Fair trade, yes you maybe paying more. But if you have the money why not, knowing that you're clothing has helped someone. They are getting more fashion forward and fair trade doesn't have to mean wearing anything less than fabulous. It helps us to break the habit of more is more, and investing into a garment of better quality that you can get plenty of wear from. Here's a list of retailers. 

Independent designers, you know first hand who has made your clothing. There are more and more people launching their own business, and it's wonderful to see. Yes it's not going to be within everyones budget, as we must remember and understand that it's going to cost more to run a busy in the U.K. But it supports local business, proves jobs and you know where your clothing has come from.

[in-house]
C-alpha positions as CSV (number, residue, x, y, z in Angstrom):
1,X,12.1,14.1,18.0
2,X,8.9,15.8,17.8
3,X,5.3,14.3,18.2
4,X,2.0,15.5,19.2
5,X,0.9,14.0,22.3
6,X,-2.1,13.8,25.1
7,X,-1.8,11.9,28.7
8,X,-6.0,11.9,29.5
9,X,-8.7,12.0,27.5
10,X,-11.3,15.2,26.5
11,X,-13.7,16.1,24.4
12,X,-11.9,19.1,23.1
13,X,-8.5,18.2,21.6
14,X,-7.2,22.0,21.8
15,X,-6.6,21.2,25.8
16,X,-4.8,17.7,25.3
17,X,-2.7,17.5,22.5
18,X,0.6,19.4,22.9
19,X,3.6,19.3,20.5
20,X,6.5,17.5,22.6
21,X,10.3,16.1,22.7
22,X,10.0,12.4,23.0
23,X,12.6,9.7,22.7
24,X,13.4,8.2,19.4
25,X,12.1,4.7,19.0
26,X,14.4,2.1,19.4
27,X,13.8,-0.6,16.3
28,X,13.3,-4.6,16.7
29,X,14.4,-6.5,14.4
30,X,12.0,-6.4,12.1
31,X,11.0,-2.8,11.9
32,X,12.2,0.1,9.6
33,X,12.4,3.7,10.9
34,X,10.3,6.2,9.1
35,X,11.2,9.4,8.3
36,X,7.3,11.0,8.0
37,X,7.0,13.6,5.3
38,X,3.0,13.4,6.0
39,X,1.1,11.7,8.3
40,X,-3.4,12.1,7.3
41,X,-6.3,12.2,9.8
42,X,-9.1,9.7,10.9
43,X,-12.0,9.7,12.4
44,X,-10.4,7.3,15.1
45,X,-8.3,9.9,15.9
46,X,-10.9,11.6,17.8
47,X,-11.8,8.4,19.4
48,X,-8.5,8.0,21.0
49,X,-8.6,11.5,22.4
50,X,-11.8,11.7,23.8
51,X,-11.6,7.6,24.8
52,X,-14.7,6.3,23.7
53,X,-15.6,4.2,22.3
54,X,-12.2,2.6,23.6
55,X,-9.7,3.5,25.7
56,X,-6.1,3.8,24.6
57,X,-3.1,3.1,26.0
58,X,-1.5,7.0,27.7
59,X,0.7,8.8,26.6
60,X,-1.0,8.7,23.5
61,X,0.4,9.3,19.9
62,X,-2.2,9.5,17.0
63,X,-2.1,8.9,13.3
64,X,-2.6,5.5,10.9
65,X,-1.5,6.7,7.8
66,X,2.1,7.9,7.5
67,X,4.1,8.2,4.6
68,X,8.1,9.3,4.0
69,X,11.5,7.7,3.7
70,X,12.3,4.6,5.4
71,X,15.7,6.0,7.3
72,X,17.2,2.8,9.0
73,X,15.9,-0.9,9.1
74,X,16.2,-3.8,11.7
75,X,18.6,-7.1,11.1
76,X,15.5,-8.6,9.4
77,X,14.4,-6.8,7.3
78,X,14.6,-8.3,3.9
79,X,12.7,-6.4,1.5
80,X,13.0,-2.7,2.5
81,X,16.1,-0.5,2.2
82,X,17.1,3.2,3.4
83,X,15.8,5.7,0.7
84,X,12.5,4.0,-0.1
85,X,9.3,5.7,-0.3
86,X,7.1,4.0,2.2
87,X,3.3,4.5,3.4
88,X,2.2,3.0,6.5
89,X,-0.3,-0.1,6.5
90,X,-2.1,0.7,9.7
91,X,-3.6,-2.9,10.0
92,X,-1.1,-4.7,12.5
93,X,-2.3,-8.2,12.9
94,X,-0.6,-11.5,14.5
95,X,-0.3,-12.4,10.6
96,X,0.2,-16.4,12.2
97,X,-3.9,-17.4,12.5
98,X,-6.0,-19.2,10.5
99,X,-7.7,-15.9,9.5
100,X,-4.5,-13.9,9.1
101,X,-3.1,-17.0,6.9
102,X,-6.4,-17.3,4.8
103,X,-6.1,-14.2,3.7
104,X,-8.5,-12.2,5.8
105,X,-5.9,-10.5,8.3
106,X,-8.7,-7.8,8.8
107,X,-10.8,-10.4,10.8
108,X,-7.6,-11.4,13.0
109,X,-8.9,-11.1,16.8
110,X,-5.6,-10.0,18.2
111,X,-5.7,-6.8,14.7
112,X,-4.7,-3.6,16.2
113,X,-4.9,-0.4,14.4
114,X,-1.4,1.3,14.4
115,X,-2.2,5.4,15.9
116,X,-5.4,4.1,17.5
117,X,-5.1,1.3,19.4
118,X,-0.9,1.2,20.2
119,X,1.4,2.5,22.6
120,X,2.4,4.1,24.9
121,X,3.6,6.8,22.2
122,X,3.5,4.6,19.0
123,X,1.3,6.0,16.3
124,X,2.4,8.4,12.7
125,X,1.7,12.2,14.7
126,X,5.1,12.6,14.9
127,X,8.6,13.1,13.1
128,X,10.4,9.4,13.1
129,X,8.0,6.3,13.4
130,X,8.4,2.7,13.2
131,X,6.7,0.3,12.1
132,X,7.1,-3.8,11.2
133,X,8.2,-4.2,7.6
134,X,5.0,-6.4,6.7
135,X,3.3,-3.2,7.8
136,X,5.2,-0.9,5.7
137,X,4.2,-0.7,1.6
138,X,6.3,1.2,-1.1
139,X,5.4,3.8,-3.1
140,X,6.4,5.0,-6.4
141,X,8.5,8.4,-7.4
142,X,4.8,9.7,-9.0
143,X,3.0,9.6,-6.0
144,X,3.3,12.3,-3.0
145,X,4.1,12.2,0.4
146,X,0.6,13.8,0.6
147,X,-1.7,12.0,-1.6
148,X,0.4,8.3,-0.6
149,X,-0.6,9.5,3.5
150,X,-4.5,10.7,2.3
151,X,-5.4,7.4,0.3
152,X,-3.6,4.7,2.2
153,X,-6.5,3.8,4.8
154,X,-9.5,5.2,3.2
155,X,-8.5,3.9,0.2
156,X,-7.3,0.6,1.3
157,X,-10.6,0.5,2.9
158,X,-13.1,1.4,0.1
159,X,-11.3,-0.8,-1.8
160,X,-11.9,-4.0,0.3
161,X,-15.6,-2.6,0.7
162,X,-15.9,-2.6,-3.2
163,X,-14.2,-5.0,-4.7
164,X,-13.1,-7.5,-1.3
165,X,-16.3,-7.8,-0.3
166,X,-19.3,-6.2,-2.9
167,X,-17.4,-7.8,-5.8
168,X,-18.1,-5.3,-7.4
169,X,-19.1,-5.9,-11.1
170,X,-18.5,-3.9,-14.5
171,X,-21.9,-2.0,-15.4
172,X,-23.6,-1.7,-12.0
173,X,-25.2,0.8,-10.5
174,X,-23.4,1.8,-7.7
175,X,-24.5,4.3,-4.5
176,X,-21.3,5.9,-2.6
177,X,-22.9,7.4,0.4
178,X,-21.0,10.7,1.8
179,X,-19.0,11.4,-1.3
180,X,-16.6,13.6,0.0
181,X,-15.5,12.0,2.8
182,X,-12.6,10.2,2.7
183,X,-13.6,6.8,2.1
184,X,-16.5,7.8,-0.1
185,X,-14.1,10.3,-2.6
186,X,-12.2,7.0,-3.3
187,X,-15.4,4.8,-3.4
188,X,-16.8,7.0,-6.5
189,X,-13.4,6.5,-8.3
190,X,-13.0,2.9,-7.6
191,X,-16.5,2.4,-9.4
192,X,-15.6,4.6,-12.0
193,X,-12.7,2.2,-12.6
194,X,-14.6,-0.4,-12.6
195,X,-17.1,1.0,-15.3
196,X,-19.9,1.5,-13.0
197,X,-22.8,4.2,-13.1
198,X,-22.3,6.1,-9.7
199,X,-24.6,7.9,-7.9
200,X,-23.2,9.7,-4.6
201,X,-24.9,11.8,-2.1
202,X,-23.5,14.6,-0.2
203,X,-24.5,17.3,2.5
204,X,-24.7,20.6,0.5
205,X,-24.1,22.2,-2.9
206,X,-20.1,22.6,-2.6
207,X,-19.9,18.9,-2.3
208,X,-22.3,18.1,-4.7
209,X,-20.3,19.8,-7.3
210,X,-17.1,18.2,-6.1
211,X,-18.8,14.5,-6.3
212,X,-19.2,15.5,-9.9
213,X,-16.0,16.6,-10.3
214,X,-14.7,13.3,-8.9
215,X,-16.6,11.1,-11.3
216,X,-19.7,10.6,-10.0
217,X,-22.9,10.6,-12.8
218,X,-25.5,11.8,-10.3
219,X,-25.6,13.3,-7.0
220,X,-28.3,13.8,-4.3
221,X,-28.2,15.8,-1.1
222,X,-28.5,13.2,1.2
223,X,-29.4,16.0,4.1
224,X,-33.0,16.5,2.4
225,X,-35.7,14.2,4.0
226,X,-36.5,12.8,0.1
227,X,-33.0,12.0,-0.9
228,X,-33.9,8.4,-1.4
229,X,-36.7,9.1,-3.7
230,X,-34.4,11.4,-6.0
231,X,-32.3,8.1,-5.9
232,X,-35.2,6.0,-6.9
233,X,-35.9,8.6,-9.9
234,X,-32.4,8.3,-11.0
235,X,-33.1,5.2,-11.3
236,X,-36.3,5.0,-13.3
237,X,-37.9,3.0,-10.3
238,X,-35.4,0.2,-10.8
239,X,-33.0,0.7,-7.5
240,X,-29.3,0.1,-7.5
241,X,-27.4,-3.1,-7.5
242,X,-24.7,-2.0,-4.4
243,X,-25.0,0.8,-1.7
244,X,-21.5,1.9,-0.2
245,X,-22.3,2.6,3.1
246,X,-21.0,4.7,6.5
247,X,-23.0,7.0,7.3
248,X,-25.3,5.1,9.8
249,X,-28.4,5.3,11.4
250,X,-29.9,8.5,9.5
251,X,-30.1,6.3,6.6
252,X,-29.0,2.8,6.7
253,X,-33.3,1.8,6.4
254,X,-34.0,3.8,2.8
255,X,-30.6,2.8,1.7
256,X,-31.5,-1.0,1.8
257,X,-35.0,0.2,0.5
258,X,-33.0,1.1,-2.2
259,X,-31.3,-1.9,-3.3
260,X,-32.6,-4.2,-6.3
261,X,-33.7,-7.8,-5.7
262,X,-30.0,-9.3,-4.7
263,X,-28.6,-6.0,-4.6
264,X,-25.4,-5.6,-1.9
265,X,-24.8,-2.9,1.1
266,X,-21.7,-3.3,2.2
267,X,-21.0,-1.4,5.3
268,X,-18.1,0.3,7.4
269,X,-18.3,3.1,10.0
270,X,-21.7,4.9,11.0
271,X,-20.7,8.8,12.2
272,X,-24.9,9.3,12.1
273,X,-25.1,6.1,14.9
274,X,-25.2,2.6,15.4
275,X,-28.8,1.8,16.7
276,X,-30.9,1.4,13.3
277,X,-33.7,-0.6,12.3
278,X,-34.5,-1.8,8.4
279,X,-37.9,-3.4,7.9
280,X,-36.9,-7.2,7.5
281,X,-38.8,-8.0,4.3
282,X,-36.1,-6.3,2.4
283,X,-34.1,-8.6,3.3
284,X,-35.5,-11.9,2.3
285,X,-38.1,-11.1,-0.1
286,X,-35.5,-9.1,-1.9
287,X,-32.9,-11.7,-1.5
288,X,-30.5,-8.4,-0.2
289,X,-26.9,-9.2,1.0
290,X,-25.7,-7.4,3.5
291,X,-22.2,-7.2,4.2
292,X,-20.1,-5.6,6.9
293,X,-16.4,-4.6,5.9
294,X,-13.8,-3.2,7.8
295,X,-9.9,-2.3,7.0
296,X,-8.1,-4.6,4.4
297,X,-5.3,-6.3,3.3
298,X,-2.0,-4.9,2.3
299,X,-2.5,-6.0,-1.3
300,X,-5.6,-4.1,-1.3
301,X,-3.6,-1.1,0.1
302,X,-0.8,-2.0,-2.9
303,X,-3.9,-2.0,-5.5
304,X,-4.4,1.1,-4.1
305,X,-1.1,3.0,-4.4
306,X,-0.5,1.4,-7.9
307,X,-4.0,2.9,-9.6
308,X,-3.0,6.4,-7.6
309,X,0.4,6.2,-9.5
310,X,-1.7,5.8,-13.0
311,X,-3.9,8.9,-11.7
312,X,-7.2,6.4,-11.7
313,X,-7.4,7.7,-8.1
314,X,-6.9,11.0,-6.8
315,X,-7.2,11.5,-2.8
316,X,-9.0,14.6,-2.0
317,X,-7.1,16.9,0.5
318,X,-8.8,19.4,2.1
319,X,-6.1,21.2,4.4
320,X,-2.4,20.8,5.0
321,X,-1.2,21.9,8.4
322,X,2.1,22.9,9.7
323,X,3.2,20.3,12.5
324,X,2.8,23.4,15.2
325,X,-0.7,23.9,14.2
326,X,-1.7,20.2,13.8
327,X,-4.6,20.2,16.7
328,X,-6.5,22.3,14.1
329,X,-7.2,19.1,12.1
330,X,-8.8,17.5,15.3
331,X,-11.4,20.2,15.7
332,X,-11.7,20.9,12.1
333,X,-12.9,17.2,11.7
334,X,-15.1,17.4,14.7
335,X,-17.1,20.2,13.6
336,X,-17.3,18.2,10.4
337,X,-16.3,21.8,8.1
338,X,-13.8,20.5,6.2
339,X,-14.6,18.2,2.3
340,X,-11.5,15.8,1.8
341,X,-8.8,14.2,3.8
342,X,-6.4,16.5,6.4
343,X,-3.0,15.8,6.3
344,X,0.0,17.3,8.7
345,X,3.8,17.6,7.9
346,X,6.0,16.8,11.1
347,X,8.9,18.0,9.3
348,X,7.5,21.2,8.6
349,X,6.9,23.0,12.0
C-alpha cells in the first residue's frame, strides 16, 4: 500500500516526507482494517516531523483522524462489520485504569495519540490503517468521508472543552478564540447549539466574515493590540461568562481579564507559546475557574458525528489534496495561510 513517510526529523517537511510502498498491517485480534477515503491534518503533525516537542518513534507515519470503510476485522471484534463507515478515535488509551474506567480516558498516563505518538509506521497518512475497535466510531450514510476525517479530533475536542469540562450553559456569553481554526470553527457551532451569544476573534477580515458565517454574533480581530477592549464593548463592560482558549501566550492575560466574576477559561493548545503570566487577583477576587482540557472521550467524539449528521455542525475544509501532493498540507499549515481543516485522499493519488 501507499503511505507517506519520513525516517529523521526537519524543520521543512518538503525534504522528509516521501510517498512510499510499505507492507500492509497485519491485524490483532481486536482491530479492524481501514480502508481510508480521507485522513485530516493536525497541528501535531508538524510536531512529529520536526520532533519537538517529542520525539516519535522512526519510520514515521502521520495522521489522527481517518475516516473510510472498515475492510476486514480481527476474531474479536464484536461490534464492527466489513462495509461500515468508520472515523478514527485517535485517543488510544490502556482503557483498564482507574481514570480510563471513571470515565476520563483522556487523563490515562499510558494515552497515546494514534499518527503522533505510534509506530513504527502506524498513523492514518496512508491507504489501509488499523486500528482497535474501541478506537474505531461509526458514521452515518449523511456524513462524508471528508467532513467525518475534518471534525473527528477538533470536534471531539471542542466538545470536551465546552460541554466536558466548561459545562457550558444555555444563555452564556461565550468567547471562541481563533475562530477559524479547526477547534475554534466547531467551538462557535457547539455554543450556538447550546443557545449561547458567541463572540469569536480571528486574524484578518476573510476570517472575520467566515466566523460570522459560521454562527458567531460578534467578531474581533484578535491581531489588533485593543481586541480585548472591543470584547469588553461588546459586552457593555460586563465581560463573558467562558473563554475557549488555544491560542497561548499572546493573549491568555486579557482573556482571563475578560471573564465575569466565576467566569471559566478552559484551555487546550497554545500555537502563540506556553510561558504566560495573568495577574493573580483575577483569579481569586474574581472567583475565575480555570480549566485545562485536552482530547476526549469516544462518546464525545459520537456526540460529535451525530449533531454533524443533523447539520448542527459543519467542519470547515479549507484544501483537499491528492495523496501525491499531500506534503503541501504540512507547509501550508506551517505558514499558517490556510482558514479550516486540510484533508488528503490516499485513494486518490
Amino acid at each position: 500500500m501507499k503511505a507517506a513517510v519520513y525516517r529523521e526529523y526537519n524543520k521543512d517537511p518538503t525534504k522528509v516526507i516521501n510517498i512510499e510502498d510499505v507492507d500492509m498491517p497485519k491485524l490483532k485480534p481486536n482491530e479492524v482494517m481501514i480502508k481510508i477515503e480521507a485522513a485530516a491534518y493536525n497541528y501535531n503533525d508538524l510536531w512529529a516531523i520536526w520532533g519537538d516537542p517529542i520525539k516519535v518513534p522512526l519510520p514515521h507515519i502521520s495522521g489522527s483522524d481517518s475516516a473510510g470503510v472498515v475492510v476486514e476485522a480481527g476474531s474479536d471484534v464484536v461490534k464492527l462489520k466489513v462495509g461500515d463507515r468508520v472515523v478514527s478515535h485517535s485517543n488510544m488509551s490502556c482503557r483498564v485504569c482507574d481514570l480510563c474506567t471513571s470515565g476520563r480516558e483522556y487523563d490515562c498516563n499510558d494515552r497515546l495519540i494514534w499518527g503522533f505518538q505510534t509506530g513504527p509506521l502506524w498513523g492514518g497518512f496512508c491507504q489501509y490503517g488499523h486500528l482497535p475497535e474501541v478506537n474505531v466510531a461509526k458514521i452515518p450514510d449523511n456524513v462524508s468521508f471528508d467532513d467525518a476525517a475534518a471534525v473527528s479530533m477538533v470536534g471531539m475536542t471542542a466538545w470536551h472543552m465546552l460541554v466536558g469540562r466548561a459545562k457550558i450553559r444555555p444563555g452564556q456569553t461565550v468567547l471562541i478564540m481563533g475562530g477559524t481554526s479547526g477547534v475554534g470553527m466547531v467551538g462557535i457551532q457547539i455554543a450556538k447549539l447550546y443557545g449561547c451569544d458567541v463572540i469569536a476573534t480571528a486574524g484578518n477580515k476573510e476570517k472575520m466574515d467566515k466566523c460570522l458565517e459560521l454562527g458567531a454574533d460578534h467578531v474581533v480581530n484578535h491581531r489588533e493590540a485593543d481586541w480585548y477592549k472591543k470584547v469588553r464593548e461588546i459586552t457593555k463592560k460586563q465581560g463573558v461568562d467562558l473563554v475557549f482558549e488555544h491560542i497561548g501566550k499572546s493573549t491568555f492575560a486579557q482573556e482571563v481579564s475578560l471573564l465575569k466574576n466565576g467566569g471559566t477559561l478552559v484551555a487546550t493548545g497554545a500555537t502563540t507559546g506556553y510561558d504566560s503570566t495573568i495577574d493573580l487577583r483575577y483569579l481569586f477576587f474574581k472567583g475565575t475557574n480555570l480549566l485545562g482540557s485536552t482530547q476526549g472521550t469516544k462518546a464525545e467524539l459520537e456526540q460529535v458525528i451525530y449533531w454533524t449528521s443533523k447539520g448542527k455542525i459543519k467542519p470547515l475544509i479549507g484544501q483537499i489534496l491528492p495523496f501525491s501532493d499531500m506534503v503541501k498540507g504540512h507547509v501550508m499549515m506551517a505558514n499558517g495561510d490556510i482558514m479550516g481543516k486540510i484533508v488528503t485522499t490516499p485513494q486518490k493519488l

The main thing is wear more, make do and mend and shop less. We have to move anyway from our wear it once and throw it away society. It's not about having more or less money, we can all help to slow fashion down. To question and expect answers from those that sell us the 'lifestyle dream'. To what to know about those that make our garments, and while we can't magical fix things. We can start to make retailers, work harder to provide their workers with safe places to work and pay them a fair wage. When we talk about these issues we can be left feeling guilty about everything. It's not easy, but the more we talk and the more we make these little changes a bigger change will happen. Don't give up, and do what you can. What are your tips for shopping more ethical? How are you managing your wardrobe?